7 Ideas To Help Reduce Stress

Dec 01, 2022 Stress

7 Ideas To Help Reduce Stress

Quick Health Scoop

  • 75% of U.S. adults experience moderate to high stress levels1
  • Stress can be acute (short-term) or chronic (long-term)
  • Stress management tips include getting more exercise, practicing mindfulness and eating foods with beneficial nutrients
  • Some nutritional supplements have been shown to help reduce stress

Stress Affects Most Of Us

In a recent poll, 75% of U.S. adults reported having moderate to high levels of stress.1 That means a majority of us are stressed! How do we find some stress relief? No need to worry, as Dr. Susan Hazels Mitmesser, Head of Scientific Research at Nature Made®, has some suggestions you can easily implement to help relieve stress today.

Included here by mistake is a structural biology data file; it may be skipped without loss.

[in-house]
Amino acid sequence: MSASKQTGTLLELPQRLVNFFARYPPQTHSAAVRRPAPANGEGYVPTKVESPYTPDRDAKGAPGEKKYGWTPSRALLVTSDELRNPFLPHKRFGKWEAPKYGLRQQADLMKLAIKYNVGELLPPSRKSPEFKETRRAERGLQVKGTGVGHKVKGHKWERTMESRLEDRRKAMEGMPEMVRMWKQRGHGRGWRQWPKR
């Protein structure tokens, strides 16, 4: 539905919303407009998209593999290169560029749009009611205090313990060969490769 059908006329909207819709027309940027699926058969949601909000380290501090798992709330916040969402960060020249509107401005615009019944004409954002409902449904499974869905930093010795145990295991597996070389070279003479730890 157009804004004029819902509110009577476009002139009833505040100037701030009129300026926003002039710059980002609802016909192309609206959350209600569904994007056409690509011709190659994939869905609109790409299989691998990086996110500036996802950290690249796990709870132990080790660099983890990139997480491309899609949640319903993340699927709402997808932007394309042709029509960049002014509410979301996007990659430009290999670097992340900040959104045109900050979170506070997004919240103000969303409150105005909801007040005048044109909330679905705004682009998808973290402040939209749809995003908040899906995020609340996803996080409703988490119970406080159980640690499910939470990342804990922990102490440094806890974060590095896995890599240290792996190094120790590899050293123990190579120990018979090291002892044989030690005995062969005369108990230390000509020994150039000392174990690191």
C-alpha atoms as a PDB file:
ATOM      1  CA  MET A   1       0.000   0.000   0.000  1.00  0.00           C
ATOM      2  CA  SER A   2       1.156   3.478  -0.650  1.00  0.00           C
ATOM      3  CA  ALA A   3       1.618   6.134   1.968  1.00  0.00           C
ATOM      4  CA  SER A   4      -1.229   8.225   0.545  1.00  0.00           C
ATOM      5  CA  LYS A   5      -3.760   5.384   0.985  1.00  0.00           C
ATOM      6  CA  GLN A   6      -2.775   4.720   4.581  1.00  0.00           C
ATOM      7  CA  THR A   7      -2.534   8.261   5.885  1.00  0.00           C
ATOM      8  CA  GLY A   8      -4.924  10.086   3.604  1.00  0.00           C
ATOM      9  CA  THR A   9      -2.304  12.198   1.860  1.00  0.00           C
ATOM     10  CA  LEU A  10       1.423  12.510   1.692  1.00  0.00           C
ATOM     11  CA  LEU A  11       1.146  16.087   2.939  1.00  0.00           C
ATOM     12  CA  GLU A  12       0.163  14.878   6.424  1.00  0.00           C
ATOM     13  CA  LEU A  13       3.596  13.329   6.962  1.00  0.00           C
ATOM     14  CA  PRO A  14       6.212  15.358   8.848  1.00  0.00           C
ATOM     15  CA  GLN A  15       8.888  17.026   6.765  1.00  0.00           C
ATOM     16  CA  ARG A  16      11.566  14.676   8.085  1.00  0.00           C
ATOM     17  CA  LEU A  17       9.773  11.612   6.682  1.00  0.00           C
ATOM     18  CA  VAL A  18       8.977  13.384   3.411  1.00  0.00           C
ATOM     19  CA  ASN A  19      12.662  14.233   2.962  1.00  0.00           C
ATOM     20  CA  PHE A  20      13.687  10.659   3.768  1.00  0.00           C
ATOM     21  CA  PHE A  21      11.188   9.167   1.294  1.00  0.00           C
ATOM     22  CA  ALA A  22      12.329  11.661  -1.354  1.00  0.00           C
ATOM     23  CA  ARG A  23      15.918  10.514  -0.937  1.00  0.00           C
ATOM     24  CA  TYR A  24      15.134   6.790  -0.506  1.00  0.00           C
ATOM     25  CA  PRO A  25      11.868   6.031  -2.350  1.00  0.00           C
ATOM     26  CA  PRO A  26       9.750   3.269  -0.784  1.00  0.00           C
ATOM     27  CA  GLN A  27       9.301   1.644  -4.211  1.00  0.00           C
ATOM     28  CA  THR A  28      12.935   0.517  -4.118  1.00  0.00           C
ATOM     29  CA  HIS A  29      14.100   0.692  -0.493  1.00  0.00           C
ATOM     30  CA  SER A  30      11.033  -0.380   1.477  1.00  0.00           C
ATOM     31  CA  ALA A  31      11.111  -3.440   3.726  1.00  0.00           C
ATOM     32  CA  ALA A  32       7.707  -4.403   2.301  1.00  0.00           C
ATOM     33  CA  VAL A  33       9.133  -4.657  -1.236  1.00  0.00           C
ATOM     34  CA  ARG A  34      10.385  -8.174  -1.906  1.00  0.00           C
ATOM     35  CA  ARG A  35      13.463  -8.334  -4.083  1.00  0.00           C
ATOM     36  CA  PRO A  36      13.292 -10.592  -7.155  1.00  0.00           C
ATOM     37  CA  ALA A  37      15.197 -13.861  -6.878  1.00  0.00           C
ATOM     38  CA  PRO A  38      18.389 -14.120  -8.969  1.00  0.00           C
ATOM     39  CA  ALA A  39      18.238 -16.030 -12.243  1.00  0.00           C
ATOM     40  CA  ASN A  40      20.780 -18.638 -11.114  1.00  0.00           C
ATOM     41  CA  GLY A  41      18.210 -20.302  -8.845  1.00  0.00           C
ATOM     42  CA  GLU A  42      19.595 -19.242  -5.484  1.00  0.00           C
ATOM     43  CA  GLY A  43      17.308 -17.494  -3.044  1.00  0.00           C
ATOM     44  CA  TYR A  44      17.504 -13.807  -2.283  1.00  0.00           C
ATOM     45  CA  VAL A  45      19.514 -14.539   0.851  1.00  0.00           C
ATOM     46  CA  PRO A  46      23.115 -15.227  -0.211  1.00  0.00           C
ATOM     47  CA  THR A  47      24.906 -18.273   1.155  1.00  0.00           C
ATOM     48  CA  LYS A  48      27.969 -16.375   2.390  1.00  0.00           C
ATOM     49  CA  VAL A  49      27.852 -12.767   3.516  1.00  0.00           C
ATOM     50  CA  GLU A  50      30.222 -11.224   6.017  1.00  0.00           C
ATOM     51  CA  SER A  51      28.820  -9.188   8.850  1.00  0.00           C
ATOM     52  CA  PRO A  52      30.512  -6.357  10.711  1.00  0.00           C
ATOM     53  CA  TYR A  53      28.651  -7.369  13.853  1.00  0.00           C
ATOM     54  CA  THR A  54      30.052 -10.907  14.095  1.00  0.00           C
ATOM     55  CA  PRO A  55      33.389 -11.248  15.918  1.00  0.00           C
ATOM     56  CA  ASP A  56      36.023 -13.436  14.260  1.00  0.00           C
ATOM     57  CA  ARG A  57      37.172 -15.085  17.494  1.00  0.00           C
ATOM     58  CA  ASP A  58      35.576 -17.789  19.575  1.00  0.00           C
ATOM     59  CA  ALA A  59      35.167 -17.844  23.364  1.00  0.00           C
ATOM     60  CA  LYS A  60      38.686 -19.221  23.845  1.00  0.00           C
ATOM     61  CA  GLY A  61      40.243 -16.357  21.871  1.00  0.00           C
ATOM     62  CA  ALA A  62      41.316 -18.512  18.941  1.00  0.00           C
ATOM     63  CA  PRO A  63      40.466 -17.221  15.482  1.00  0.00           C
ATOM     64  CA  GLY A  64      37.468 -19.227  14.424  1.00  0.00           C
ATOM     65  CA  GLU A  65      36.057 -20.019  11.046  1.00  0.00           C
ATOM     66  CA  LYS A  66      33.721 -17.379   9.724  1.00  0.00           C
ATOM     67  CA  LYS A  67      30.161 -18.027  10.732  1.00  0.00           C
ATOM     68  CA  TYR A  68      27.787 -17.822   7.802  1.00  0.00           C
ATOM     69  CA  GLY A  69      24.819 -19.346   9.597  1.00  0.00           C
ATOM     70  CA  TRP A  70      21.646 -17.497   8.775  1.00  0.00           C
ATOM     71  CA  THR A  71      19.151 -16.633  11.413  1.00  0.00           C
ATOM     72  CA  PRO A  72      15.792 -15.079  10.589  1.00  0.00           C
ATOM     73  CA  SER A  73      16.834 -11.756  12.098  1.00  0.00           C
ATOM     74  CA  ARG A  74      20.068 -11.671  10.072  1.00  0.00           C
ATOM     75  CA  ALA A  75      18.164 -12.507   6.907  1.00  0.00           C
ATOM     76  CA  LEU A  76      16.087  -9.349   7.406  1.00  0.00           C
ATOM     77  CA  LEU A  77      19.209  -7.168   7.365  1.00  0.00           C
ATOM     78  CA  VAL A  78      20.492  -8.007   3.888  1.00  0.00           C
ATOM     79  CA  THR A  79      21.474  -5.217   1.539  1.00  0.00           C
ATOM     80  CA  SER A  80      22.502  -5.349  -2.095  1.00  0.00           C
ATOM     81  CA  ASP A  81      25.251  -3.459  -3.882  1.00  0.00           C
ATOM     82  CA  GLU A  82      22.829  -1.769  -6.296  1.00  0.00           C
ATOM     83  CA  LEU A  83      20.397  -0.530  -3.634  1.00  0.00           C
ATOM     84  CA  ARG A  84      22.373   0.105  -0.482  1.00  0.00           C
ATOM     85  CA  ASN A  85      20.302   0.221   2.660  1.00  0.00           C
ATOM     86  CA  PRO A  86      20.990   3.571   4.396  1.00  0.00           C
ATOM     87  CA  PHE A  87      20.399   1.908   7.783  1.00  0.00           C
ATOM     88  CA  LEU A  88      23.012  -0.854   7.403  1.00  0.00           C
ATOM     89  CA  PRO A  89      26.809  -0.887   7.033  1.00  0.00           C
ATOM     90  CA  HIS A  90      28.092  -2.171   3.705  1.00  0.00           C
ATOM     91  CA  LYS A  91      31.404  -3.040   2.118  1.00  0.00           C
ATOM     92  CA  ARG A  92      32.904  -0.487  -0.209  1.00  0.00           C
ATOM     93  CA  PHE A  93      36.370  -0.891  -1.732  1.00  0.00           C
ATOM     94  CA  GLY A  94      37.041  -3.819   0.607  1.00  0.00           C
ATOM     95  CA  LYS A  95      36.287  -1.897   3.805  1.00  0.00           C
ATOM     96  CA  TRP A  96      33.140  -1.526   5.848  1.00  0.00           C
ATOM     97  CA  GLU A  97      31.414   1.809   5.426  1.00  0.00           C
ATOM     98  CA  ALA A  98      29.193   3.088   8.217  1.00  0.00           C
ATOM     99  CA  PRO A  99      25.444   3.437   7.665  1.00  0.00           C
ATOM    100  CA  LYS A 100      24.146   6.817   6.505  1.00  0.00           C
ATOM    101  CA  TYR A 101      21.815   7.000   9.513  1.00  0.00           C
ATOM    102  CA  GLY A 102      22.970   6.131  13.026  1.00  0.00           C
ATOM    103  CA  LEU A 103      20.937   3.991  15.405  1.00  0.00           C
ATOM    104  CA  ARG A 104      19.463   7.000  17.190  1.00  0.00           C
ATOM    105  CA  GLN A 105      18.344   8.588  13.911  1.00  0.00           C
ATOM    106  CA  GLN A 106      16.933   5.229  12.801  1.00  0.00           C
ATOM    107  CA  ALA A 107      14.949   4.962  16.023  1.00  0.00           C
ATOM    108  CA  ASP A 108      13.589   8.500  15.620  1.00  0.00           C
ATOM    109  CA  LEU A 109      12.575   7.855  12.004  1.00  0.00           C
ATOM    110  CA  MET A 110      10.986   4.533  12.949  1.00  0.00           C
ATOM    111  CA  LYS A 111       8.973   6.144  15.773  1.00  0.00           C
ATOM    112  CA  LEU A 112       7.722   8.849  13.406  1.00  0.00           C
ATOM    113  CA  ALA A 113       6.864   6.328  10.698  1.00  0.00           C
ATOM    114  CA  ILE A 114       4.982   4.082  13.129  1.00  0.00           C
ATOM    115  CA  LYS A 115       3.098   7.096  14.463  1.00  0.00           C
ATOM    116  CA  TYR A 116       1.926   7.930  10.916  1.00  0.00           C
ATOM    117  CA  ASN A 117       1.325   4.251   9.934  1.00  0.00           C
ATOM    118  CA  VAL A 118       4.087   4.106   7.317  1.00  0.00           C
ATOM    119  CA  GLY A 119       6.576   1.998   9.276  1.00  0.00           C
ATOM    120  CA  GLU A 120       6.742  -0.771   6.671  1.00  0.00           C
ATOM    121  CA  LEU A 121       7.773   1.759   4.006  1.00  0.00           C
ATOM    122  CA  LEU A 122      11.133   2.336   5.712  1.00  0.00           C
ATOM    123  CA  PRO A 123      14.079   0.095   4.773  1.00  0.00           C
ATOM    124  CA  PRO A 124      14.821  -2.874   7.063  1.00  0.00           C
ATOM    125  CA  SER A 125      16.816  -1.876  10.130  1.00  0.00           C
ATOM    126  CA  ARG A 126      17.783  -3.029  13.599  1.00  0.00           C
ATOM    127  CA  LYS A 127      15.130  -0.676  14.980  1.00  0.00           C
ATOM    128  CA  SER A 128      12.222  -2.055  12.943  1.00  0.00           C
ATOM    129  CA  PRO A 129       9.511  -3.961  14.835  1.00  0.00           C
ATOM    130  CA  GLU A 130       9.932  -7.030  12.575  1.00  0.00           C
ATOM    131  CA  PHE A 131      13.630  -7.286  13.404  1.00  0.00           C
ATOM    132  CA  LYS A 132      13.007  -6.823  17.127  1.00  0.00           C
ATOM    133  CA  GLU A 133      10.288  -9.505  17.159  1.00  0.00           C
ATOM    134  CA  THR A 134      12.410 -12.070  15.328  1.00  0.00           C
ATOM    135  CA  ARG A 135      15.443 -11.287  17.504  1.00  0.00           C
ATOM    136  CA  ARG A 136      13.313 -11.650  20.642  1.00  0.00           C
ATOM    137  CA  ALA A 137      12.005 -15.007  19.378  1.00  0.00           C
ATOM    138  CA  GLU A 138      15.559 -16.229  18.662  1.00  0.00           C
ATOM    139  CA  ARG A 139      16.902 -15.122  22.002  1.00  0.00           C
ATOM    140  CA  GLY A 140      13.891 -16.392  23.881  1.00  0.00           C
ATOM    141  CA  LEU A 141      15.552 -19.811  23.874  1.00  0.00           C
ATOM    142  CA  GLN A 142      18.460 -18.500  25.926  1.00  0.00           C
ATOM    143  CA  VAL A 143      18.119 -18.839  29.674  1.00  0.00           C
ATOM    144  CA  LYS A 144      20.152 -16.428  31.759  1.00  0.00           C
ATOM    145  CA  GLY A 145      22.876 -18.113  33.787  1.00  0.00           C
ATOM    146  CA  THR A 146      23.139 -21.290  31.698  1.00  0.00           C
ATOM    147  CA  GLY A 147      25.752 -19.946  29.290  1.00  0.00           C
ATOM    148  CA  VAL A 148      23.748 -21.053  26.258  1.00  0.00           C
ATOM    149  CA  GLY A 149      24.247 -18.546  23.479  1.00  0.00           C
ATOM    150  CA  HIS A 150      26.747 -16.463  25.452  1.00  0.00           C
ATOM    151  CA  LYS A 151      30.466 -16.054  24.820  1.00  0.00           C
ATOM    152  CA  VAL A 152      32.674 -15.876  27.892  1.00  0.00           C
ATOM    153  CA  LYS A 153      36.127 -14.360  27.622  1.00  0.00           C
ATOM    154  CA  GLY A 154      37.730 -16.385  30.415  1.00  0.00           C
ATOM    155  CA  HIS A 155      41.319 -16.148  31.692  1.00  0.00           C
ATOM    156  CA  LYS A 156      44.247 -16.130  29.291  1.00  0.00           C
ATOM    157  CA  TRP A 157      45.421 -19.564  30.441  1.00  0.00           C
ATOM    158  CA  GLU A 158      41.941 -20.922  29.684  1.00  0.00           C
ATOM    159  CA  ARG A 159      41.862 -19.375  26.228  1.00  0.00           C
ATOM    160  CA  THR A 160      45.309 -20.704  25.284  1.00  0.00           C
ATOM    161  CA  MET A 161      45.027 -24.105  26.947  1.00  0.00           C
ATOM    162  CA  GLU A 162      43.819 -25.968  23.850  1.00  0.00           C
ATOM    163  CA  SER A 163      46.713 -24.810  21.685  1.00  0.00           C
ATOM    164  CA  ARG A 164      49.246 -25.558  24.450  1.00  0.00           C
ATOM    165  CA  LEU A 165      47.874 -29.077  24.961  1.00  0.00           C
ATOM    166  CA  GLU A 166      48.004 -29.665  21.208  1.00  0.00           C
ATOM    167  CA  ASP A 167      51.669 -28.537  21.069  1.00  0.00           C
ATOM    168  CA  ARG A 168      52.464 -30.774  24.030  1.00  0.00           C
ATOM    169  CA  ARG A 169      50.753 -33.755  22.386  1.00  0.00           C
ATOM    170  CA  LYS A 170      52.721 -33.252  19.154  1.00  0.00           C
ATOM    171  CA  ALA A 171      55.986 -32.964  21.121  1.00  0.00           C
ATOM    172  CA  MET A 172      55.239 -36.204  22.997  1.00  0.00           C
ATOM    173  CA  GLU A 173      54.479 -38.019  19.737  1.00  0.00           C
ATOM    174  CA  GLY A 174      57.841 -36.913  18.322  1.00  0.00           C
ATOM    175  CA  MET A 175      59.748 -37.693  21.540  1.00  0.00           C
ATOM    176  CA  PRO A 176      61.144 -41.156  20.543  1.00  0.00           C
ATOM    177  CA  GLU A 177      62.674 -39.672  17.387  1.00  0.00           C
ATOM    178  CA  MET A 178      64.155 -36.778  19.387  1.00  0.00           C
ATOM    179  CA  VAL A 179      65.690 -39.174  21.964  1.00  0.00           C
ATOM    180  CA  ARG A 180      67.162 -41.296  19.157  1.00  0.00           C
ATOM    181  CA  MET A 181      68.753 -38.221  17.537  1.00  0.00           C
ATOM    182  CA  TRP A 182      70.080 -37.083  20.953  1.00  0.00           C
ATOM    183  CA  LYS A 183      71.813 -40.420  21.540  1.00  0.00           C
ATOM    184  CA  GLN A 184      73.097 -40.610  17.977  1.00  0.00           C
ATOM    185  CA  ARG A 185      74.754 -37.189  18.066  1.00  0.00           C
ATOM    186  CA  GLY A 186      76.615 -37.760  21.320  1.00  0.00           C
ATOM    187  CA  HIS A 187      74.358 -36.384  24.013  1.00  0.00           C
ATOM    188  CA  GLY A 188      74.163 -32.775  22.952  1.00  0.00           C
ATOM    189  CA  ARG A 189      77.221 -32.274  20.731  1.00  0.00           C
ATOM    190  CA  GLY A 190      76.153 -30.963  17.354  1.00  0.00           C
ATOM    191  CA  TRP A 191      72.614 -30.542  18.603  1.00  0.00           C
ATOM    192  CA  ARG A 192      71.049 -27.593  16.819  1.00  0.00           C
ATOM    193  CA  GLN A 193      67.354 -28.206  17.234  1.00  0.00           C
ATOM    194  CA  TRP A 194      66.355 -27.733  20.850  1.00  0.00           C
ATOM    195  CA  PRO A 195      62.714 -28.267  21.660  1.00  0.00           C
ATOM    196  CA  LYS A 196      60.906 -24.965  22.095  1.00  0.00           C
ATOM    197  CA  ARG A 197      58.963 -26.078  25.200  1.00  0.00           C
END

#1: Identify your type of stress.

First, did you know that there are different types of stress and not all are negative? Stress can motivate us to prepare for a big presentation or prepare to be filmed on camera, for example.

While some stress can be useful, some stress can turn negative. When looking for ways to manage stress, you need to determine what type of stress it is. How do we do that? Here are some useful terms:

  • Acute Stress: happening here and now. Like preparing for that big presentation, acute stress is of short duration and is not always negative.
  • Chronic Stress: happening over time. Chronic stress, because it is ongoing, can negatively affect your body, whether it’s irritability, an inability to focus, headaches, or disrupted sleep.